Preparations for war in this way follow definite lines, which are dictated by necessity and circumstances; but it is evident that a wide scope is still left for varieties of personal opinion, especially where the discussion includes the positive duties of the State, which may lead to an energetic foreign policy, and thus possibly to an offensive war, and where very divergent views exist as to the preparation for war. In this case the statesman's only resource is to use persuasion, and to so clearly expound and support his conceptions of the necessary policy that the majority of the nation accept his view. There are always and everywhere conditions which have a persuasive character of their own, and appeal to the intellects and the feelings of the masses.

Every Englishman is convinced of the necessity to maintain the command of the sea, since he realizes that not only the present powerful position of the country, but also the possibility of feeding the population in case of war, depend on it. No sacrifice for the fleet is too great, and every increase of foreign navies instantly disquiets public opinion. The whole of France, except a few anti-military circles, feels the necessity of strengthening the position of the State, which was shaken by the defeats of 1870-71, through redoubled exertions in the military sphere, and this object is being pursued with exemplary unanimity.

Even in neutral Switzerland the feeling that political independence rests less on international treaties than on the possibility of self-defence is so strong and widespread that the nation willingly supports heavy taxation for its military equipment. In Germany, also, it should be possible to arouse a universal appreciation of the great duties of the State, if only our politicians, without any diplomatic evasion, which deceives no one abroad and is harmful to the people at home, disclosed the true political situation and the necessary objects of our policy.

To be sure, they must be ready to face a struggle with public opinion, as King William I. did: for when public opinion does not stand under the control of a master will or a compelling necessity, it can be led astray too easily by the most varied influences. This danger is particularly great in a country so torn asunder internally and externally as Germany. He who in such a case listens to public opinion runs a danger of inflicting immense harm on the interests of State and people.

One of the fundamental principles of true statesmanship is that permanent interests should never be abandoned or prejudiced for the sake of momentary advantages, such as the lightening of the burdens of the taxpayer, the temporary maintenance of peace, or suchlike specious benefits, which, in the course of events, often prove distinct disadvantages.

The statesman, therefore, led astray neither by popular opinion nor by the material difficulties which have to be surmounted, nor by the sacrifices required of his countrymen, must keep these objects carefully in view. So long as it seems practicable he will try to reconcile the conflicting interests and bring them into harmony with his own. But where great fundamental questions await decision, such as the actual enforcement of universal service or of the requirements on which readiness for war depends, he must not shrink from strong measures in order to create the forces which the State needs, or will need, in order to maintain its vitality.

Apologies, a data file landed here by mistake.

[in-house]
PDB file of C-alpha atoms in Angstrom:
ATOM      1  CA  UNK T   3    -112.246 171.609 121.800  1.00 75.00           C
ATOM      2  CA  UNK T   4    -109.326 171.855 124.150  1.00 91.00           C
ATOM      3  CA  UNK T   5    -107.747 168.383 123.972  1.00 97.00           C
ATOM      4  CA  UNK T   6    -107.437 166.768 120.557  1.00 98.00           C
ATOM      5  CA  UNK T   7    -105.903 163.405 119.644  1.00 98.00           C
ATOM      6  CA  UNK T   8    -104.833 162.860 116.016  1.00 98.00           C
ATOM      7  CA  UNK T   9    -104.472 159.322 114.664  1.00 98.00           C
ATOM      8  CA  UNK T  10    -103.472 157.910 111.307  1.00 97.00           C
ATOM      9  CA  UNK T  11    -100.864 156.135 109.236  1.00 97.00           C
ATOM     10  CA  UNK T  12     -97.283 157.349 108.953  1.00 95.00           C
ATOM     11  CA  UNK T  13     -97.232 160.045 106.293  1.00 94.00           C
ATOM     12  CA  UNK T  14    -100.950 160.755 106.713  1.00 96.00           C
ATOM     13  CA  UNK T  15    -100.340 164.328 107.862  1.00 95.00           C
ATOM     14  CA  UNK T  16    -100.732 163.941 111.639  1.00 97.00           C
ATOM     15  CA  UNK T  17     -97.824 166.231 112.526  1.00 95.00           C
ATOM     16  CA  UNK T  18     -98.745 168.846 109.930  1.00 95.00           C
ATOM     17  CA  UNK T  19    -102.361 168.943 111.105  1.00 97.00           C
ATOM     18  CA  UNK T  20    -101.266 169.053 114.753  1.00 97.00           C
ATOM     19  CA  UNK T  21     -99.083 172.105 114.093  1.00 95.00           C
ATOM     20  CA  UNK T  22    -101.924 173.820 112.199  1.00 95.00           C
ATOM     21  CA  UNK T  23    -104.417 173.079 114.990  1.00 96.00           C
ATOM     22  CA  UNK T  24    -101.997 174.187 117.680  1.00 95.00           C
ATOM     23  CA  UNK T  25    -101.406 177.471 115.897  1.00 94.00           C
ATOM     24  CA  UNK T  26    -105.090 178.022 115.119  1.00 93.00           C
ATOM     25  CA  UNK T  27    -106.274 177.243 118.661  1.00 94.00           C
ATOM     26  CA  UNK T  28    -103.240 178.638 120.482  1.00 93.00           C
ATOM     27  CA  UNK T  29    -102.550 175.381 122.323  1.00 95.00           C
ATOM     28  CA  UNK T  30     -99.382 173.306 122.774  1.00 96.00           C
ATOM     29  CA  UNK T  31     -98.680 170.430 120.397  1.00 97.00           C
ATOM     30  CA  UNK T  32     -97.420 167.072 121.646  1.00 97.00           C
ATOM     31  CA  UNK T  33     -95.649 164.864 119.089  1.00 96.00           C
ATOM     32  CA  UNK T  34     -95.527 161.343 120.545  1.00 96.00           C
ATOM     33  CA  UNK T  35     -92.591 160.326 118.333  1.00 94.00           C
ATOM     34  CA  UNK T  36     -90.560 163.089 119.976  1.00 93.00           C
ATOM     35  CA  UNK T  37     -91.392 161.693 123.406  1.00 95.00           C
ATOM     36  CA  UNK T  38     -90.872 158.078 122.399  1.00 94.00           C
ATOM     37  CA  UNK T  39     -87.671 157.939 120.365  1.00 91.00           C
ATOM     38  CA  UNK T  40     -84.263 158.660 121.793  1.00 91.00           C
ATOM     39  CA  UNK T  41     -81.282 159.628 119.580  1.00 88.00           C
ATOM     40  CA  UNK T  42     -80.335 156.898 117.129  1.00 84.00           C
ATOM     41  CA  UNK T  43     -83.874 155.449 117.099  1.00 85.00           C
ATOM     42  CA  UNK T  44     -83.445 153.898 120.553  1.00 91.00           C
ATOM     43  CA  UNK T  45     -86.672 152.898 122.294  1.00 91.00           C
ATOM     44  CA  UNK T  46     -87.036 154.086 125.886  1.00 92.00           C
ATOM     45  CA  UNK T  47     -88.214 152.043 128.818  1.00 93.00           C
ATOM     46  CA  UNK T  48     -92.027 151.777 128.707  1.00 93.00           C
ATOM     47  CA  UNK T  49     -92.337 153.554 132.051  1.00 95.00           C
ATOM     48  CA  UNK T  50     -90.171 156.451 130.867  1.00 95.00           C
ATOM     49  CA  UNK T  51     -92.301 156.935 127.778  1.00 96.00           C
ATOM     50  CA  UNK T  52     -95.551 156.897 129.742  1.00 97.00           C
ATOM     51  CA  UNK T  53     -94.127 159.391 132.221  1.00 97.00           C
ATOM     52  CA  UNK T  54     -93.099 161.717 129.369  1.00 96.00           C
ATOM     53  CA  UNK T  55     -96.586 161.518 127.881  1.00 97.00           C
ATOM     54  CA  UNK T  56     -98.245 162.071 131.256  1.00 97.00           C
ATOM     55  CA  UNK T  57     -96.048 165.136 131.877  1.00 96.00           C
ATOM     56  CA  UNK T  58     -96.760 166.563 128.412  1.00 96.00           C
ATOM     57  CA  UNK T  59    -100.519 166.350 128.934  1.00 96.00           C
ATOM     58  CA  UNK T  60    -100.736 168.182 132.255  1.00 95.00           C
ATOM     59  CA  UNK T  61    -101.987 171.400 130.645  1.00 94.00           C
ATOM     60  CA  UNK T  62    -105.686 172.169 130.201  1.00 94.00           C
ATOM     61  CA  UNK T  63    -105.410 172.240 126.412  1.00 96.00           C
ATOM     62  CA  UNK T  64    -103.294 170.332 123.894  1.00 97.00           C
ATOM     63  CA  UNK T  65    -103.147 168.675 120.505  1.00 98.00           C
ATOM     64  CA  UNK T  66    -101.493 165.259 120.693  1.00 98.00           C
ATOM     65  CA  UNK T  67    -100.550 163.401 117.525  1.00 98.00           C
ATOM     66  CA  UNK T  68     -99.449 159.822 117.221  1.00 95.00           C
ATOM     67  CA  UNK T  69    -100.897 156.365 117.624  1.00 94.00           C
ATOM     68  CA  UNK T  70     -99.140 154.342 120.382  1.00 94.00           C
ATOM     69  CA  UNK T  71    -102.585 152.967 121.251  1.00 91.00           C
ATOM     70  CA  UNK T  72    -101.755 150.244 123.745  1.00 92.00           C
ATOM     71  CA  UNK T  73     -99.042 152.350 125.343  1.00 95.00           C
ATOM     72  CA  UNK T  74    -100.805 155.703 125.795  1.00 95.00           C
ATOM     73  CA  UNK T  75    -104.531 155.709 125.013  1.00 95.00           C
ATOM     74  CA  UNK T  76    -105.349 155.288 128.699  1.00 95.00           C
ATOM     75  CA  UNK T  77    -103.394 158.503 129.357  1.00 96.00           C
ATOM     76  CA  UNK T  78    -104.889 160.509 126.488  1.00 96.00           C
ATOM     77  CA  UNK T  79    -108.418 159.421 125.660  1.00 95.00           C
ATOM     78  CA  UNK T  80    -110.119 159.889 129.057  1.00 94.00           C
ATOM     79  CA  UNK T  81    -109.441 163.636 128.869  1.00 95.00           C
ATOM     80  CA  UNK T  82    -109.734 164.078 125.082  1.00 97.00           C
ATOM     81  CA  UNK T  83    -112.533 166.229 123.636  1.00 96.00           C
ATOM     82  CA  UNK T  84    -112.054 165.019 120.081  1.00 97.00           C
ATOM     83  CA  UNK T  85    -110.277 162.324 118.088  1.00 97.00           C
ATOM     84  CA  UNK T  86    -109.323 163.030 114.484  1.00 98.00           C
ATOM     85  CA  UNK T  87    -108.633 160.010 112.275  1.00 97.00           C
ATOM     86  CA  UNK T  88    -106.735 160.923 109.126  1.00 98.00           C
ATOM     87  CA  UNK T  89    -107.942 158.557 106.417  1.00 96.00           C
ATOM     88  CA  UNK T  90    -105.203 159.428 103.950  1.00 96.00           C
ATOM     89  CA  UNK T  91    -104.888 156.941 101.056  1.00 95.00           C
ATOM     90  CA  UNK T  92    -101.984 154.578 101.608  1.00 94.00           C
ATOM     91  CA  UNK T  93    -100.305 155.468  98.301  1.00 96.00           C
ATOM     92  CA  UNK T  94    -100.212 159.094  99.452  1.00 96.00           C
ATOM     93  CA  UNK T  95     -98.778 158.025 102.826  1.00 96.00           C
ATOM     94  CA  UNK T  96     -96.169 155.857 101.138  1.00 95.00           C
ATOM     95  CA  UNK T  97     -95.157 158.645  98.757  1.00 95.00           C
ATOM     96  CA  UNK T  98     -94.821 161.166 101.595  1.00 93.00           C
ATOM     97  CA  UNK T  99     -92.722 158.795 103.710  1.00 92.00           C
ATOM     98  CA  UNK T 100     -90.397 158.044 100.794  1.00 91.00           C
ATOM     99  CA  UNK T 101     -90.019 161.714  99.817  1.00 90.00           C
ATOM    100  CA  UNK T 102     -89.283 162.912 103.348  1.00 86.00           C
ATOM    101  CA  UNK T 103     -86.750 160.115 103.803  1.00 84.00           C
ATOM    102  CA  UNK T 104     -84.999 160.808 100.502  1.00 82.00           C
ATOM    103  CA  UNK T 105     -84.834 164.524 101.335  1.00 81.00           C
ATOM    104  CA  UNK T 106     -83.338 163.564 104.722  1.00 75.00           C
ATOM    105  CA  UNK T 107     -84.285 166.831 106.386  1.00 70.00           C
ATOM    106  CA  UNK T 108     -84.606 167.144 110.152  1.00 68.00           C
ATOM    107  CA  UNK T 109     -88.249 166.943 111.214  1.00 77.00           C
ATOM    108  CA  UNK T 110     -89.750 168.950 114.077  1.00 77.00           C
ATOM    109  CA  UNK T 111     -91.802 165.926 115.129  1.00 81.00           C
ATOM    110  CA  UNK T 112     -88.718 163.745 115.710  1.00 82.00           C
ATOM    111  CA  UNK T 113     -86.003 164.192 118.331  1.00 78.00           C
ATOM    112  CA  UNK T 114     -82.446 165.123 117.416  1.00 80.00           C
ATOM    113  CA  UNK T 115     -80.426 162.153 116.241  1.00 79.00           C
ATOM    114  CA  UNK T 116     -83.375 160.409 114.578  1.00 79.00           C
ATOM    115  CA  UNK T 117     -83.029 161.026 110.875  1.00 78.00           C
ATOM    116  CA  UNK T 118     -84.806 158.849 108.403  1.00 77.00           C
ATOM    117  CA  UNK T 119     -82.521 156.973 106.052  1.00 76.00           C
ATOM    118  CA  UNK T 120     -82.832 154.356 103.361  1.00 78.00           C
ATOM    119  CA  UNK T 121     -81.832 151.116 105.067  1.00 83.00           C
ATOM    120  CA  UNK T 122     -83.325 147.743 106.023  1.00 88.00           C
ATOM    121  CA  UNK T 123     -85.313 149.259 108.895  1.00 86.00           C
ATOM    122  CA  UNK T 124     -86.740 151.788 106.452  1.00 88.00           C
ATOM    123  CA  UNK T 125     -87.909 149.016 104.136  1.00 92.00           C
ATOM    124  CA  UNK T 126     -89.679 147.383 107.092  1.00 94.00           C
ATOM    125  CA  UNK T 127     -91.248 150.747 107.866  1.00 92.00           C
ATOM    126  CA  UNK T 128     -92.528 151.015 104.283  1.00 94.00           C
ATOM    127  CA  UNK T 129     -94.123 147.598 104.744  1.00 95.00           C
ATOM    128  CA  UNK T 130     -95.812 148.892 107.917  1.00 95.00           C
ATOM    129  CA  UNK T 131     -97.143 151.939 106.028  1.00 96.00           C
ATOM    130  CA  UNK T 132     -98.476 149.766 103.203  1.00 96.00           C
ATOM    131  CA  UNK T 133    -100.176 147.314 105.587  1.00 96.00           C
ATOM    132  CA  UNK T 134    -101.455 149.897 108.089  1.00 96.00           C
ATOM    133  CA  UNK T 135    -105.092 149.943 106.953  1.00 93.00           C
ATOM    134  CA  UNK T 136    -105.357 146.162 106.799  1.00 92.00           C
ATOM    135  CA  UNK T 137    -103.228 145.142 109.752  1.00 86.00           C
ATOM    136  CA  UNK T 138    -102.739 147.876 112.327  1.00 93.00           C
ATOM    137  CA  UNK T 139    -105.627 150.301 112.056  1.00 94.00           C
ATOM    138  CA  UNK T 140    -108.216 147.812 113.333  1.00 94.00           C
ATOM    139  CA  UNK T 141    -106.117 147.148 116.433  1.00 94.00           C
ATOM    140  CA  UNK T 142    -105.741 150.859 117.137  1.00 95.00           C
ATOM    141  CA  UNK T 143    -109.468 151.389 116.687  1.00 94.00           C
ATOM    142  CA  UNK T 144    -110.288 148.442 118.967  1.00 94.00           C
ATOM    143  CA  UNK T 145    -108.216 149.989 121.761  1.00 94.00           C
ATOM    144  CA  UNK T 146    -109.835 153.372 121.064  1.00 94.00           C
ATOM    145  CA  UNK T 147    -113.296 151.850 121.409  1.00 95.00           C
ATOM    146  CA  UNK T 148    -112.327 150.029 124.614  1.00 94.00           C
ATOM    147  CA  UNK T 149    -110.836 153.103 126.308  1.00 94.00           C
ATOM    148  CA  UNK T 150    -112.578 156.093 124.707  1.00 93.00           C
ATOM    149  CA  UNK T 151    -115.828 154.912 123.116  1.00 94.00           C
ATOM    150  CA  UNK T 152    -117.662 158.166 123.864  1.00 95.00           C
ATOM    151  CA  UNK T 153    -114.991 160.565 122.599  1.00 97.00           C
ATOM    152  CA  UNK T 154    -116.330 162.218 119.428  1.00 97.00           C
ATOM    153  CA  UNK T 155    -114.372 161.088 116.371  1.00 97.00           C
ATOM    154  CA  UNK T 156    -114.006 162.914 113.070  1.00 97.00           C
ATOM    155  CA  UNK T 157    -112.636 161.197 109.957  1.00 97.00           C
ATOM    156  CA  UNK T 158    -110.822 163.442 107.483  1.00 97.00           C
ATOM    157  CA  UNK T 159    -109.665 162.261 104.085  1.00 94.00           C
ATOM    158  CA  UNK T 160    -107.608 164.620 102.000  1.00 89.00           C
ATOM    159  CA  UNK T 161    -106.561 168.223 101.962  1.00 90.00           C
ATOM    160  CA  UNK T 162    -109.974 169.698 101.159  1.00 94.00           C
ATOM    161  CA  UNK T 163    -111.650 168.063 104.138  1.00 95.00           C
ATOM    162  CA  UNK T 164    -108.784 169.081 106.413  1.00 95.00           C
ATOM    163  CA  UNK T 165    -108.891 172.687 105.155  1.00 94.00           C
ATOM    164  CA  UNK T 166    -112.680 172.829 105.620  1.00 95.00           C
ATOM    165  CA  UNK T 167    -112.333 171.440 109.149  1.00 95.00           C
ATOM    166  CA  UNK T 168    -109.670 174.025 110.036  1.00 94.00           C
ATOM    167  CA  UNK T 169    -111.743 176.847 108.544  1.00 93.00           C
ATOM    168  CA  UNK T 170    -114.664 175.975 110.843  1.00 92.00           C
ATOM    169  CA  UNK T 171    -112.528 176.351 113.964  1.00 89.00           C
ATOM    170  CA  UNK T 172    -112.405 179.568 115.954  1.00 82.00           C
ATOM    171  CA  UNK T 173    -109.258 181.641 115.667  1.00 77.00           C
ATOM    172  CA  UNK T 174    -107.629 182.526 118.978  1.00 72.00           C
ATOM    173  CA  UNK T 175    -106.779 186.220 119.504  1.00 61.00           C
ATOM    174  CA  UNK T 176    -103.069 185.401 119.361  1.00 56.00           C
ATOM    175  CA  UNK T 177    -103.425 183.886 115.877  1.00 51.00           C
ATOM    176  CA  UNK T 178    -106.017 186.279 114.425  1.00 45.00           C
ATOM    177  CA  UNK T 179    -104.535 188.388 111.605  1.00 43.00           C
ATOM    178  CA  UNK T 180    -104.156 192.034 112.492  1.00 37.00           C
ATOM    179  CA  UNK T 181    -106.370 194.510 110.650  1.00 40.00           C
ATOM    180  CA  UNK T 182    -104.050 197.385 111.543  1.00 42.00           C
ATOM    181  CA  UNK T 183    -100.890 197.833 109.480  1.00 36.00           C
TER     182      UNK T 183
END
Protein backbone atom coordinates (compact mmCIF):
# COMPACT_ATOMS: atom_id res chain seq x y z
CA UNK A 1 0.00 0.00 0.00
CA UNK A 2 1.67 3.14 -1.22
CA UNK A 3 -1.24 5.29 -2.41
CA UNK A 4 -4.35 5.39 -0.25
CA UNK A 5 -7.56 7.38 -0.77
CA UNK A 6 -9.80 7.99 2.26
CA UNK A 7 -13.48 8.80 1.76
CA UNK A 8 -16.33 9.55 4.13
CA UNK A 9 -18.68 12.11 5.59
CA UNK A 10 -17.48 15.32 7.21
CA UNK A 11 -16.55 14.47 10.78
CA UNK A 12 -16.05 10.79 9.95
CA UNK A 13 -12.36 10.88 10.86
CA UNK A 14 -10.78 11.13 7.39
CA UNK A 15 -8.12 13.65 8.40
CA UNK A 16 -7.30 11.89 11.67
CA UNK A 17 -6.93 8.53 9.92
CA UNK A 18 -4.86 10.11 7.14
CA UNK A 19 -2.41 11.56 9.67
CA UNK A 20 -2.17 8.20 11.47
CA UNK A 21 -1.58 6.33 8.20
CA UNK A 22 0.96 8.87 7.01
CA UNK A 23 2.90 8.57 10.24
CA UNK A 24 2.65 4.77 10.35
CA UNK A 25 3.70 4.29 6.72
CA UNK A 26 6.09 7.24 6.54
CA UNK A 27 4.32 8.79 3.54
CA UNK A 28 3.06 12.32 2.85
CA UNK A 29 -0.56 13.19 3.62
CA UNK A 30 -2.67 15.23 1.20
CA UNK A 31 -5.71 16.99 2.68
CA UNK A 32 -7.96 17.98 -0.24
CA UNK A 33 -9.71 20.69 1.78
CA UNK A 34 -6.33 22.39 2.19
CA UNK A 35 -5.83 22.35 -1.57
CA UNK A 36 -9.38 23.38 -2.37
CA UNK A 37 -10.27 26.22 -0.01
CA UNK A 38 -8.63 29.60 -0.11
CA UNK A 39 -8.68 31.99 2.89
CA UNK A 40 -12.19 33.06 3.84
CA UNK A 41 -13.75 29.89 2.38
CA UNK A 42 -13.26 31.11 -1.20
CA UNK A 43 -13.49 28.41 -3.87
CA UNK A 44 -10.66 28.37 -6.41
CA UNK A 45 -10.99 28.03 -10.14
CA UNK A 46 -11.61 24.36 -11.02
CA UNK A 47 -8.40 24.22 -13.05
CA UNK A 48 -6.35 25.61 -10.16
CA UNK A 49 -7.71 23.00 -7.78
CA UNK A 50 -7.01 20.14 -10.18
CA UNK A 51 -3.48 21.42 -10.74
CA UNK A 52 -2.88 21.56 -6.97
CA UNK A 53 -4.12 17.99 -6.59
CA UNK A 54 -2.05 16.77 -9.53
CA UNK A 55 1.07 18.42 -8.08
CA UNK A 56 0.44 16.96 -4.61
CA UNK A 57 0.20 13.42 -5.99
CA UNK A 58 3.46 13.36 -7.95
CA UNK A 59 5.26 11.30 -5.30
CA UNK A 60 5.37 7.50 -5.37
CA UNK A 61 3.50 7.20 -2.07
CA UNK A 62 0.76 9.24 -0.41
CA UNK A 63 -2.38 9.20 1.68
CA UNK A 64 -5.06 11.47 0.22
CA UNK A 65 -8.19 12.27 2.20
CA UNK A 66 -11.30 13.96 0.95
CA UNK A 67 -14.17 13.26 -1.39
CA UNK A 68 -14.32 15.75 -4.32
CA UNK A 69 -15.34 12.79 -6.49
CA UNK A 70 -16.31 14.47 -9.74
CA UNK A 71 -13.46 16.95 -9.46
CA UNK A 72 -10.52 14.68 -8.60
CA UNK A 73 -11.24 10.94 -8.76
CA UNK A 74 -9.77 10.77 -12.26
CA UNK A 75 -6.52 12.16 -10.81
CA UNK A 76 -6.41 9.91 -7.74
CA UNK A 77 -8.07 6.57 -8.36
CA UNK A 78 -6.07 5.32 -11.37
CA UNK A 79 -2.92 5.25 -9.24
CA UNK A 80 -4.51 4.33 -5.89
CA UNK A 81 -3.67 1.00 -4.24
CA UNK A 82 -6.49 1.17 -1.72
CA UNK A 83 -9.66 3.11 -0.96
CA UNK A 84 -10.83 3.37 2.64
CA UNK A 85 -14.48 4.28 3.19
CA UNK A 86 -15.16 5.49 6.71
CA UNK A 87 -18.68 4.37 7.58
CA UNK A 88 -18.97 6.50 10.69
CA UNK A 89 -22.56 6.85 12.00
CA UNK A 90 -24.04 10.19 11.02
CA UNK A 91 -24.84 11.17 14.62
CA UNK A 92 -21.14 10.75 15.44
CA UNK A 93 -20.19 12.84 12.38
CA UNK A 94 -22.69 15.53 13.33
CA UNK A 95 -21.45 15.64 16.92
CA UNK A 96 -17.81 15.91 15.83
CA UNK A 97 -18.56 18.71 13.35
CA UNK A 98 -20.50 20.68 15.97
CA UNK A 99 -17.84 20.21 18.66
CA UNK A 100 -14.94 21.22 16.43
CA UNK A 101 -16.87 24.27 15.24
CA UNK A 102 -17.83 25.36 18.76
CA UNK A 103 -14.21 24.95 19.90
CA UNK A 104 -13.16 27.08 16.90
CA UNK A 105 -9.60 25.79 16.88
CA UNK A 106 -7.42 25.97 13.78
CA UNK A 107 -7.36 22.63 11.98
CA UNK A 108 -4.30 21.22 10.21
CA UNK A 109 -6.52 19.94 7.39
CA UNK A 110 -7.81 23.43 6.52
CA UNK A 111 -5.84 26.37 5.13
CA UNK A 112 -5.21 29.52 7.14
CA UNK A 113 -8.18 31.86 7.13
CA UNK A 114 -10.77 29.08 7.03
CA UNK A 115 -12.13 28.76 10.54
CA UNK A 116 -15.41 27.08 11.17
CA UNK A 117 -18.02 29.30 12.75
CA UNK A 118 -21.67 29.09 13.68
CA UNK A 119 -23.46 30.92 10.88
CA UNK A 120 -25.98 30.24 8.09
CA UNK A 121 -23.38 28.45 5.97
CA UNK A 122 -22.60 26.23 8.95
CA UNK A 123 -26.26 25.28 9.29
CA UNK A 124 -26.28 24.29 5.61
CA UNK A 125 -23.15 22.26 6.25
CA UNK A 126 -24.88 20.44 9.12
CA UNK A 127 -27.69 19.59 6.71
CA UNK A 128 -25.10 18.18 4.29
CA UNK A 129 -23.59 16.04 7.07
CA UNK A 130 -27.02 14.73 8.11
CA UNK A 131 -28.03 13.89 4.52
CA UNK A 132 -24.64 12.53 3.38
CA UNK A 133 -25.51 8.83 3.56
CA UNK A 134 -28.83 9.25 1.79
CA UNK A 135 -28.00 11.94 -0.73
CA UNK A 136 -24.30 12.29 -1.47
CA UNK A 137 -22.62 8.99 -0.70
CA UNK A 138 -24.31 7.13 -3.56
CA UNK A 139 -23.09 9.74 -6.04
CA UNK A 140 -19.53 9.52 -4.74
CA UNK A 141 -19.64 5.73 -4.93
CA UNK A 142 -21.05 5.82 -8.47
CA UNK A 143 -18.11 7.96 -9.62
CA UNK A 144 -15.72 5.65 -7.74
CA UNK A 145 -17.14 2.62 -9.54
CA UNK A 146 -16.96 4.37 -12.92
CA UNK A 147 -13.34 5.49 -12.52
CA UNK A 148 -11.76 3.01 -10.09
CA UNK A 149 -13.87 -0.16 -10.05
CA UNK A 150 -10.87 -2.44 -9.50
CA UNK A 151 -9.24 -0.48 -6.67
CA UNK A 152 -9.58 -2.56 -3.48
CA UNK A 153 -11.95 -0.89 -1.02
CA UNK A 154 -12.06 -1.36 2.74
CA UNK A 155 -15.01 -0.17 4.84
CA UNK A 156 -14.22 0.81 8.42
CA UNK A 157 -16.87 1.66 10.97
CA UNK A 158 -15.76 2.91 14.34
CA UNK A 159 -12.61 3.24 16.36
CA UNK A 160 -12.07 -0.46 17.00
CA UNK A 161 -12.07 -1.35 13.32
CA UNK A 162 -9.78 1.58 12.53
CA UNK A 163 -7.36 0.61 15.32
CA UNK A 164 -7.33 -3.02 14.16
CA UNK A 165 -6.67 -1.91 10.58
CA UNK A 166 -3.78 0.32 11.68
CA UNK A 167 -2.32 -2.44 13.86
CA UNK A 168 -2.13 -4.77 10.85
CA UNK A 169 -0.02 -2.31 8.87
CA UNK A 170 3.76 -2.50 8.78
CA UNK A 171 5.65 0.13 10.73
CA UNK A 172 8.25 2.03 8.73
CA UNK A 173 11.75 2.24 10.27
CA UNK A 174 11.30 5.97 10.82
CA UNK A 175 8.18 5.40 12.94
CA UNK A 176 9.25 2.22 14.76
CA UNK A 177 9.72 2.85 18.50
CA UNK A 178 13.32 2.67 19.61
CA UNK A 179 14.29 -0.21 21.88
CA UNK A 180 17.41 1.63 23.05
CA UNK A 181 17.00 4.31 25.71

One of the most essential political duties is to initiate and sanction preparations for war on a scale commensurate with the existing conditions; to organize them efficiently is the duty of the military authorities—a duty which belongs in a sense to the sphere of strategy, since it supplies the machinery with which commanders have to reckon. Policy and strategy touch in this sphere. Policy has a strategic duty to perform, since it sanctions preparations for war and defines their limit.

It would, therefore, be a fatal and foolish act of political weakness to disregard the military and strategic standpoint, and to make the bulk of the preparations for war dependent on the financial moans momentarily available. "No expenditure without security," runs the formula in which this policy clothes itself. It is justified only when the security is fixed by the expenditure. In a great civilized State it is the duties which must be fulfilled—as Treitschke, our great historian and national politician, tells us—that determine the expenditure, and the great Finance Minister is not the man who balances the national accounts by sparing the national forces, while renouncing the politically indispensable outlay, but he who stimulates all the live forces of the nation to cheerful activity, and so employs them for national ends that the State revenue suffices to meet the admitted political demands. He can only attain this purpose if he works in harmony with the Ministers for Commerce, Agriculture, Industries, and Colonies, in order to break down the restrictions which cramp the enterprise and energy of the individual, to make all dead values remunerative, and to create favourable conditions for profitable business. A great impulse must thrill the whole productive and financial circles of the State, if the duties of the present and the future are to be fulfilled.

Thus the preparation for war, which, under modern conditions, calls for very considerable expenditure, exercises a marked influence on the entire social and political life of the people and on the financial policy of the State.



CHAPTER VII



THE CHARACTER OF OUR NEXT WAR

The social necessity of maintaining the power of the nation to defend itself, the political claims which the State puts forward, the strength of the probable hostile combinations, are the chief factors which determine the conditions of preparation for war.

I have already tried to explain and formulate the duties in the spheres of policy and progress which our history and our national character impose on us. My next task is to observe the possible military combinations which we must be prepared to face.

In this way only can we estimate the dangers which threaten us, and can judge whether, and to what degree, we can carry out our political intentions. A thorough understanding of these hostile counter-movements will give us a clear insight into the character of the next war; and this war will decide our future.

It is not sufficient to know the military fighting forces of our probable antagonists, although this knowledge constitutes the necessary basis for further inquiry; but we must picture to ourselves the intensity of the hostility with which we have to reckon and the probable efficiency of oar enemies. The hostility which we must anticipate is determined by the extent to which mutual political schemes and ambitions clash, and by the opposition in national character. Our opinion as to the military efficiency of our rivals must be based on the latest data available.

If we begin by looking at the forces of the individual States and groups of States which may be hostile to us, we have the following results: According to the recent communications of the French Finance Minister Klotz (in a speech made at the unveiling of a war memorial in Issoudan), the strength of the French army on a peace footing in the year 1910 amounted in round figures to 580,000 men. This included the "Colonial Corps," stationed in France itself, which, in case of war, belongs to the field army in the European theatre of war, and the "Service auxiliaire "—that is, some 30,000 non-efficients, who are drafted in for service without arms. The entire war establishment, according to the information of the same Minister, including field army and reserves, consists of 2,800,000 men available on mobilization. A reduction from this number must be made in event of mobilization, which French sources put down at 20 per cent. The whole strength of the French field army and reserves may therefore be reckoned at some 2,300,000.